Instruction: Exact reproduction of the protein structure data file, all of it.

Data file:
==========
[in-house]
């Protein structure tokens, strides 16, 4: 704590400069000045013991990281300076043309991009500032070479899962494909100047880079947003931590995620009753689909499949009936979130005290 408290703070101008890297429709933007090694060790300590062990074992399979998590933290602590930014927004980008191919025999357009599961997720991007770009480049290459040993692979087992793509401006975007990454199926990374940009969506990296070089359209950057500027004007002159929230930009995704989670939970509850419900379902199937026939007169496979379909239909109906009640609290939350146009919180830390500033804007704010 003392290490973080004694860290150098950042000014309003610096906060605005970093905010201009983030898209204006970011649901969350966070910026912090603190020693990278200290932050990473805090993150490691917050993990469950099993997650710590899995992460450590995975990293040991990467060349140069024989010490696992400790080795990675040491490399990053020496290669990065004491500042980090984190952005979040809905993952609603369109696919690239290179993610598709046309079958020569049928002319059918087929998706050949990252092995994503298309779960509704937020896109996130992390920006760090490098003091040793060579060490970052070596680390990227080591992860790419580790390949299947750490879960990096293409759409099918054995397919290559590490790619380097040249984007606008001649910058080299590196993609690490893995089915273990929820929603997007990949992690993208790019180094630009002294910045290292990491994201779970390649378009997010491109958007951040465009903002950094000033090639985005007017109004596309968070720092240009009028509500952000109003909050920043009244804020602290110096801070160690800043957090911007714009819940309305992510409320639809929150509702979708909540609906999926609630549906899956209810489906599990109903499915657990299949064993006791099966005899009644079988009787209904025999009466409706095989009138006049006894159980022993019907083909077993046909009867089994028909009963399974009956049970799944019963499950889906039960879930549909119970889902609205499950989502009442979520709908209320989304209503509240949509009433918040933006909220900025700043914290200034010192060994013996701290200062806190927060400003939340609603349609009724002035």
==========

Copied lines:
[in-house]
């Protein structure tokens, strides 16, 4: 704590400069000045013991990281300076043309991009500032070479899962494909100047880079947003931590995620009753689909499949009936979130005290 408290703070101008890297429709933007090694060790300590062990074992399979998590933290602590930014927004980008191919025999357009599961997720991007770009480049290459040993692979087992793509401006975007990454199926990374940009969506990296070089359209950057500027004007002159929230930009995704989670939970509850419900379902199937026939007169496979379909239909109906009640609290939350146009919180830390500033804007704010 003392290490973080004694860290150098950042000014309003610096906060605005970093905010201009983030898209204006970011649901969350966070910026912090603190020693990278200290932050990473805090993150490691917050993990469950099993997650710590899995992460450590995975990293040991990467060349140069024989010490696992400790080795990675040491490399990053020496290669990065004491500042980090984190952005979040809905993952609603369109696919690239290179993610598709046309079958020569049928002319059918087929998706050949990252092995994503298309779960509704937020896109996130992390920006760090490098003091040793060579060490970052070596680390990227080591992860790419580790390949299947750490879960990096293409759409099918054995397919290559590490790619380097040249984007606008001649910058080299590196993609690490893995089915273990929820929603997007990949992690993208790019180094630009002294910045290292990491994201779970390649378009997010491109958007951040465009903002950094000033090639985005007017109004596309968070720092240009009028509500952000109003909050920043009244804020602290110096801070160690800043957090911007714009819940309305992510409320639809929150509702979708909540609906999926609630549906899956209810489906599990109903499915657990299949064993006791099966005899009644079988009787209904025999009466409706095989009138006049006894159980022993019907083909077993046909009867089994028909009963399974009956049970799944019963499950889906039960879930549909119970889902609205499950989502009442979520709908209320989304209503509240949509009433918040933006909220900025700043914290200034010192060994013996701290200062806190927060400003939340609603349609009724002035």